French television stars Grichka and Igor Bogdanoff are shown at a book festival in France. File Photo by François Collard/Wikimedia Commons
Jan. 4 (UPI) -- Twins Igor and Grichka Bogdanoff, once considered heartthrobs as French TV stars, have died of COVID-19 after refusing vaccines.
Grichka Bogdanoff died in an intensive care unit on Dec. 28 and Igor Bogdanoff died Sunday after they refused to take the vaccine, CBS News reported. They were 72.
They were admitted to a hospital in Paris on the same day last month.
Luc Ferry, a friend of the twins, told LeParisien, he "told them 50 times to get vaccinated against COVID-19," but they did not want to have the vaccines themselves because they believed their good health and fitness would save them from the virus.
As young French television stars, they were considered heartthrobs, but after many rounds of plastic surgery they came to be considered "freakish," by many, The Local reported.
Their pronounced facial features fueled speculation that they had undergone cosmetic surgery, and though they denied having such surgery, they said they had experimented with unnamed "technologies" to enhance their features, CBS News reported.
The twins became famous in the 1980s amid their hit science fiction show Temps X (Time X), which ran from 1979 to 1989 and was responsible for introducing series like The Twilight Zone, Star Trek, and Doctor Who to the French public.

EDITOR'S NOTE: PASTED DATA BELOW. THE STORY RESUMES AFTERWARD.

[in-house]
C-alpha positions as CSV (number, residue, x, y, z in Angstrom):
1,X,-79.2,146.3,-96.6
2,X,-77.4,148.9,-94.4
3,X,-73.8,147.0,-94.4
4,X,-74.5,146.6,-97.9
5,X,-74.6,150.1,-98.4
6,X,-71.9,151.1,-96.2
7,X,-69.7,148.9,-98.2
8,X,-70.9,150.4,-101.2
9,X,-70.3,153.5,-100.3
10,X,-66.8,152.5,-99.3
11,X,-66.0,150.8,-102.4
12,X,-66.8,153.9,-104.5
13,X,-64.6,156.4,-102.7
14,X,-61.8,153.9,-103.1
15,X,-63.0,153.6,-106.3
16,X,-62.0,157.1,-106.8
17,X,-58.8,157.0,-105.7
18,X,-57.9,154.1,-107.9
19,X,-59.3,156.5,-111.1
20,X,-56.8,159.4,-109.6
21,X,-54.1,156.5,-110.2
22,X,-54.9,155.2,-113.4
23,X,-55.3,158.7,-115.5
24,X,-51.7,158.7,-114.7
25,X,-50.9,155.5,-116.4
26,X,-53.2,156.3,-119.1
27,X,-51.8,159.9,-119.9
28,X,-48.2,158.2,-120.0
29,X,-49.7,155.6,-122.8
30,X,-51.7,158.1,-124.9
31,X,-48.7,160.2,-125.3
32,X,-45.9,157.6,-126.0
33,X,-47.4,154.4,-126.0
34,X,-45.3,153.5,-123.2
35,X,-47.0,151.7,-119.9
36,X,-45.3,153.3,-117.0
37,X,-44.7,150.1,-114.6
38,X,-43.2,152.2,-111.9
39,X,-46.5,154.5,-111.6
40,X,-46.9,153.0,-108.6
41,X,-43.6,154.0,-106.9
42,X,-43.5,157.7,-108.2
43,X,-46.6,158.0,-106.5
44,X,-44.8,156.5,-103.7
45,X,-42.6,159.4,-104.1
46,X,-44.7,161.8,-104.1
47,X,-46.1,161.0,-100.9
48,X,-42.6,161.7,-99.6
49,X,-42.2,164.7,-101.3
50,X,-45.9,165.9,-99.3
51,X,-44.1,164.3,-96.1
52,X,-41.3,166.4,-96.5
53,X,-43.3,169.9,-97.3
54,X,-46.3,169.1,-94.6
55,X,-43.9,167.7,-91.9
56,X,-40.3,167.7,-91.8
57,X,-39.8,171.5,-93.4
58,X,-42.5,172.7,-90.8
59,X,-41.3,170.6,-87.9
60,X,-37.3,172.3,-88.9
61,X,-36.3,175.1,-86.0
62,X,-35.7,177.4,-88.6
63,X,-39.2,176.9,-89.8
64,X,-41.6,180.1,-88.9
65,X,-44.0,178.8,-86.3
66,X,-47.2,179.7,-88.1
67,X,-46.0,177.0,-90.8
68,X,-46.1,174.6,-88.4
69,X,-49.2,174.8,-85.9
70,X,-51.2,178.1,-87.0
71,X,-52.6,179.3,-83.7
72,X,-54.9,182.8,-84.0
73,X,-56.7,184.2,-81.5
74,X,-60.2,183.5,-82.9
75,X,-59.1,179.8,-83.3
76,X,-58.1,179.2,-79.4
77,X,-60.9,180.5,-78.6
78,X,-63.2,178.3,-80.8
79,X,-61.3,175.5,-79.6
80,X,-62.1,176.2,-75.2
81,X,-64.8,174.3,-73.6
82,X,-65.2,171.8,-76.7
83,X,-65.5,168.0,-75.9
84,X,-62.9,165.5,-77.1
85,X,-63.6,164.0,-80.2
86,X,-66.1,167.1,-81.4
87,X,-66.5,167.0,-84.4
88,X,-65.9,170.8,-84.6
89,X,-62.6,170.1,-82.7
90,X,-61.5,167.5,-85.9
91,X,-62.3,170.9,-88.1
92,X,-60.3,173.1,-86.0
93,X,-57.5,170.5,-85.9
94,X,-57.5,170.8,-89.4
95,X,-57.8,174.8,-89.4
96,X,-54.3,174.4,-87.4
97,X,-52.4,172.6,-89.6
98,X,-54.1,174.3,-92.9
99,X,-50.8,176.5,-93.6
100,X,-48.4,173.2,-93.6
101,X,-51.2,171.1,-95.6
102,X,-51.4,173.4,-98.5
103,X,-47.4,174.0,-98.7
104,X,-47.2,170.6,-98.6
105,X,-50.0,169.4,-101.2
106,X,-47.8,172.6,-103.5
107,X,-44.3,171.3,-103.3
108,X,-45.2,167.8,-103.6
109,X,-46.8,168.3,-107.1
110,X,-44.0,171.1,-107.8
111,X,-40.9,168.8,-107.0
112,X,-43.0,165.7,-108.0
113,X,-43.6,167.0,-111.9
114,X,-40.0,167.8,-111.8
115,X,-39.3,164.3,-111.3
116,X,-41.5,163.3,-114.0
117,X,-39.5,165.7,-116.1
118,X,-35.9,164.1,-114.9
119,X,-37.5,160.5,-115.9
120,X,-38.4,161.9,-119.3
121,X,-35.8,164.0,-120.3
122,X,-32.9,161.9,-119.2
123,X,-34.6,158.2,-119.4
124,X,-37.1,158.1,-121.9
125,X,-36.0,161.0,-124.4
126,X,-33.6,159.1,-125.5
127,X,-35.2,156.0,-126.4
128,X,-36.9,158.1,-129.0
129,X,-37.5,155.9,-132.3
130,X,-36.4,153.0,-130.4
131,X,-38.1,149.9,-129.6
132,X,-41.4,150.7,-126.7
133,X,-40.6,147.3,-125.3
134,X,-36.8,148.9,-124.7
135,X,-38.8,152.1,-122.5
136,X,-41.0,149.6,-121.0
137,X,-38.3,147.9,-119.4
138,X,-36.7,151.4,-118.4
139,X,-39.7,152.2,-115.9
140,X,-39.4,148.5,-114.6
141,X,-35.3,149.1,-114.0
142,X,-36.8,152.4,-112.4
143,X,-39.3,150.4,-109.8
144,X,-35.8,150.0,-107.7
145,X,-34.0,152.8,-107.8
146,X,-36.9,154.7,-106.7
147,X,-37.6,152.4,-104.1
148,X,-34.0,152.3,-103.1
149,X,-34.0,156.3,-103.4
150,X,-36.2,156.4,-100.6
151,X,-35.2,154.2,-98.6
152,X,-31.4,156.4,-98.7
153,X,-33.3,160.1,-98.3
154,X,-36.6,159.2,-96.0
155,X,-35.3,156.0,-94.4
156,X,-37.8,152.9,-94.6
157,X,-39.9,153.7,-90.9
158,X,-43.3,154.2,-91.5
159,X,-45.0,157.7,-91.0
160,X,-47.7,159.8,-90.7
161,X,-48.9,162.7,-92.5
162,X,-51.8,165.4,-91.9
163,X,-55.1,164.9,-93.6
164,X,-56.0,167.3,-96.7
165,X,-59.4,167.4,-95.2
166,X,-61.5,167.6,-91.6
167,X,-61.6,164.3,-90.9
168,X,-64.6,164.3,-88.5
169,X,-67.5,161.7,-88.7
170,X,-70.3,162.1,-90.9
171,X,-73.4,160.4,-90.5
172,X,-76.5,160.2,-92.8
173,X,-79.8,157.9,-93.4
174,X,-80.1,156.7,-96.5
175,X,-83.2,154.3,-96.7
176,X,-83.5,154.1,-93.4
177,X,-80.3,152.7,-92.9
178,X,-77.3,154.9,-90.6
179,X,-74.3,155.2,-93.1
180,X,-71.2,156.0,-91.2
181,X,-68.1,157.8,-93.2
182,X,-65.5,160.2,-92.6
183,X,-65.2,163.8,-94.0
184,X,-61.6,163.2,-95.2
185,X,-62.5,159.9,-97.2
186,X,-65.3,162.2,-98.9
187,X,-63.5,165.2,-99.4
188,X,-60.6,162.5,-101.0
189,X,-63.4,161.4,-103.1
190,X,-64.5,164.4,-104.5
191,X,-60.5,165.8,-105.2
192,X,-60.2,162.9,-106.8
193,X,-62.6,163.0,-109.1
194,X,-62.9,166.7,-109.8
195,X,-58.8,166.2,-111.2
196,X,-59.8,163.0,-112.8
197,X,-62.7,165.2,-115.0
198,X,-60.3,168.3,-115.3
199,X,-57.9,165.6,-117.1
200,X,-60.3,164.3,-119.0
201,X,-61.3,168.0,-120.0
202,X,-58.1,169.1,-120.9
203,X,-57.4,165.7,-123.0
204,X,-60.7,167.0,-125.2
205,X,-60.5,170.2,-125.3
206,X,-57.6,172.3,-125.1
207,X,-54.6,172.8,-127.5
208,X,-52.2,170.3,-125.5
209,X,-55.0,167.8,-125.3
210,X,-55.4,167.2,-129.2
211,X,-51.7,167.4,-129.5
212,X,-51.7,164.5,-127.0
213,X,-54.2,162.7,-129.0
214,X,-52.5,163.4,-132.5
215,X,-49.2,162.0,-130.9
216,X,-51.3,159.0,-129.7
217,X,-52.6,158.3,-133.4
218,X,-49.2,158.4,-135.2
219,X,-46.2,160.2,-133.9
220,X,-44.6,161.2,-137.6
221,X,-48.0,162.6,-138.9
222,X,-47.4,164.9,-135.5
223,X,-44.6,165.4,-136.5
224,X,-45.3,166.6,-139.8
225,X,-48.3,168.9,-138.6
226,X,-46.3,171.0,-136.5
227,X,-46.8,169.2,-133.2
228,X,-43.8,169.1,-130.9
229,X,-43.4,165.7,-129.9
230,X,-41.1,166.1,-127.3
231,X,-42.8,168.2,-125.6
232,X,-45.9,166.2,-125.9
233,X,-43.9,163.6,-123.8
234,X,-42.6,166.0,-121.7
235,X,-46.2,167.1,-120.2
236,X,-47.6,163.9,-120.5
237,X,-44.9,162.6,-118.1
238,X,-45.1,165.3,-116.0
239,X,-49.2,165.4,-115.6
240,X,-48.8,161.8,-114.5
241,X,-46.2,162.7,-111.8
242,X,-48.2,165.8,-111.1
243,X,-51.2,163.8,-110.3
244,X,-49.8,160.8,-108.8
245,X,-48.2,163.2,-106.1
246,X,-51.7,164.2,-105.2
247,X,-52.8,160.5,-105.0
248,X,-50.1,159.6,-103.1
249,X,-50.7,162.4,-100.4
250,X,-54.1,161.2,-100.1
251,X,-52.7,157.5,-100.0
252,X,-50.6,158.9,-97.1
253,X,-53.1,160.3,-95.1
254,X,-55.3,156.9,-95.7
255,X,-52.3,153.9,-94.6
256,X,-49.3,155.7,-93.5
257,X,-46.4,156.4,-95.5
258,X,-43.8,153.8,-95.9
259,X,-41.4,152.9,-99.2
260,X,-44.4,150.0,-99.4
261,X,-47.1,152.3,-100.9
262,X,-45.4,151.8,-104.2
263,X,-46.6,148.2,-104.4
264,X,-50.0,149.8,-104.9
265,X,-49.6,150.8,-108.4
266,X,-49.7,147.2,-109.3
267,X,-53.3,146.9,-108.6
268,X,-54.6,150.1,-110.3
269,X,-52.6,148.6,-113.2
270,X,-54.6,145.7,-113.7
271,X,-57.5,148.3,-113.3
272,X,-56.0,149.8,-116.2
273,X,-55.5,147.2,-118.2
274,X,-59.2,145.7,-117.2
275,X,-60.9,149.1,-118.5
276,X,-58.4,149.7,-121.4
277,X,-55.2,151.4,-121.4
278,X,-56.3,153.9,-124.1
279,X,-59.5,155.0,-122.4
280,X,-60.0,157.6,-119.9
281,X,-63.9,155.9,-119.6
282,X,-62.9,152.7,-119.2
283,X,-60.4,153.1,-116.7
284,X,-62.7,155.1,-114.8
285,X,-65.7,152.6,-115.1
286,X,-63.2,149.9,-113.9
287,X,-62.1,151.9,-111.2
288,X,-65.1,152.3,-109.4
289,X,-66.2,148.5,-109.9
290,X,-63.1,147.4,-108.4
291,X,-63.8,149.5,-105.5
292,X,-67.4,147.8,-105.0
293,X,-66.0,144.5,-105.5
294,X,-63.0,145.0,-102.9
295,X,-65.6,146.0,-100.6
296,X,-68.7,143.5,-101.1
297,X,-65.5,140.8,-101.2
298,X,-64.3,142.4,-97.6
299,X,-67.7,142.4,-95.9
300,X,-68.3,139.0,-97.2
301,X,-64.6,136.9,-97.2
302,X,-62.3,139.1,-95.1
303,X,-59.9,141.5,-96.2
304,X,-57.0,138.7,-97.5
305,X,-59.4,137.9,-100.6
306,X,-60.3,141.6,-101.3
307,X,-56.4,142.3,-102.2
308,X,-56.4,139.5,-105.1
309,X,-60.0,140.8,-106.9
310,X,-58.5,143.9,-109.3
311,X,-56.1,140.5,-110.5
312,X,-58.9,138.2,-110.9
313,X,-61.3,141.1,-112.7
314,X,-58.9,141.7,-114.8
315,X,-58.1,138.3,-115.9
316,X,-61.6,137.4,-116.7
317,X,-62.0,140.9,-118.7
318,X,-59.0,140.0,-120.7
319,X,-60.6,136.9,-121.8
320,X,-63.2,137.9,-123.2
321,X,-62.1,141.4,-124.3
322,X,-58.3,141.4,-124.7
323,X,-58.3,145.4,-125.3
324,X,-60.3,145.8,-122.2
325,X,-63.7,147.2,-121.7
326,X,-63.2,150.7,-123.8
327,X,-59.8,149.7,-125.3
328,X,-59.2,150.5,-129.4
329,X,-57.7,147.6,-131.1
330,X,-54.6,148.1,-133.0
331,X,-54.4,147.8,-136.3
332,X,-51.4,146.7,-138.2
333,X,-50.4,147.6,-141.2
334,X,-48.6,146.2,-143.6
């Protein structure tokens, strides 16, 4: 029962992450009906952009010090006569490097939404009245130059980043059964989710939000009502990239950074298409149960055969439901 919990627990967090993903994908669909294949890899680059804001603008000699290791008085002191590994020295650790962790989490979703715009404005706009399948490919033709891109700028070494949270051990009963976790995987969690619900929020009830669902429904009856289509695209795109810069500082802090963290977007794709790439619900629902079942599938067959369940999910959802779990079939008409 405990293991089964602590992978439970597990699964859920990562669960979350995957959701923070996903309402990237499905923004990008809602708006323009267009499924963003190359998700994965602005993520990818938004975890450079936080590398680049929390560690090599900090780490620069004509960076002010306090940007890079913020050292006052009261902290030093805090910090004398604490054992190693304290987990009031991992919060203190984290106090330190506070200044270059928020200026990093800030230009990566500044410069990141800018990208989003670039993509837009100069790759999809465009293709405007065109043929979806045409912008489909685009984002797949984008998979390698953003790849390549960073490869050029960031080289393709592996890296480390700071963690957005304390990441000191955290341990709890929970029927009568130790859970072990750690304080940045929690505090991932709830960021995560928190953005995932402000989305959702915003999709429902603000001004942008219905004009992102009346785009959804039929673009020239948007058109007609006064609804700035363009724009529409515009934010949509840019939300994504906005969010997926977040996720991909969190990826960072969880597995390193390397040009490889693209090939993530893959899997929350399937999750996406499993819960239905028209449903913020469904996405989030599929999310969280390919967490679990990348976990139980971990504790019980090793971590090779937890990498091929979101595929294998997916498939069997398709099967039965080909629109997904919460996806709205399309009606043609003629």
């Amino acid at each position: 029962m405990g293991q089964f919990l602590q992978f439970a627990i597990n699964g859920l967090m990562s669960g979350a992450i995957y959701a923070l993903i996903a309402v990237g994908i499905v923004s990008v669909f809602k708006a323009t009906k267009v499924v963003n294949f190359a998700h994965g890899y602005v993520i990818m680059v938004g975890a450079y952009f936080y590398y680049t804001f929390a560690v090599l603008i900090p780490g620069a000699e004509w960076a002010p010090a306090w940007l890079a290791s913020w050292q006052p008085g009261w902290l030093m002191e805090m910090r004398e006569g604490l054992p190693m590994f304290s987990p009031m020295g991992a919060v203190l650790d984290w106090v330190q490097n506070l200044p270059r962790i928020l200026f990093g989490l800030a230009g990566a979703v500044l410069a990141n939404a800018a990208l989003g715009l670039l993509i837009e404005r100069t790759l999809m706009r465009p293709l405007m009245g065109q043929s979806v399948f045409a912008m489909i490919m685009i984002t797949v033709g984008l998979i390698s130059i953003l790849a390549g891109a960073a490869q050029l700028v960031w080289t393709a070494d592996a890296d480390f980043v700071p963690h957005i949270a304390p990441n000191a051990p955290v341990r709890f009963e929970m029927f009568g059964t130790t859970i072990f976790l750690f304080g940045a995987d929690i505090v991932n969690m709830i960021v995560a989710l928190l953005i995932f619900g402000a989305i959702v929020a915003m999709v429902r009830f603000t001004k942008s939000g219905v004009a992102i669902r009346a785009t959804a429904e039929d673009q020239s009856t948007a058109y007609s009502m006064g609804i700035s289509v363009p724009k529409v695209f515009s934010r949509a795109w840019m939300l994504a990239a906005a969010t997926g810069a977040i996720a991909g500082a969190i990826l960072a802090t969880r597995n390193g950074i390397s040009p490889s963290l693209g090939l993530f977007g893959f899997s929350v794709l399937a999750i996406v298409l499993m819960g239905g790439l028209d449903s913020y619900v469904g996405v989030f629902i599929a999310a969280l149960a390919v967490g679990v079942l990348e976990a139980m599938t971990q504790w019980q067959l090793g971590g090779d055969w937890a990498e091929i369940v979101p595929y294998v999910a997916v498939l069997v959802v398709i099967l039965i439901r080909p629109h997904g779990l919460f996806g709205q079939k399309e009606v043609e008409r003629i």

As actors and writers, they were also known for other TV series, such as Steps to the Future (2010), Robo Story (1985), and Chasse-croise (Crossover) (1982), their IMDB biographies show.
Igor and Grichka Bogdanoff were born on Aug. 29, 1949, in Saint-Lary, Gers, France.
The twins were raised by their countess grandmother, having descended from German and Austrian nobility, according to CBS News.
They later worked on theses on the Big Bang theory and on space-time links for doctorates, but they were accused of plagiarism, and an internal university investigation concluded their work had no scientific value.
One scientist said their writing was a "delightfully meaningless combination of buzzwords," CBS News reported, but worried their evidence had been taken seriously.
Despite the controversy, they were awarded doctorates.
Betty White attends the media preview for the Greater Los Angeles Zoo Association's Beastly Ball fundraiser at the Los Angeles Zoo in Los Angeles on June 11, 2015. The actress died
December 31. She was 99 years old. Photo by Jim Ruymen/UPI | License Photo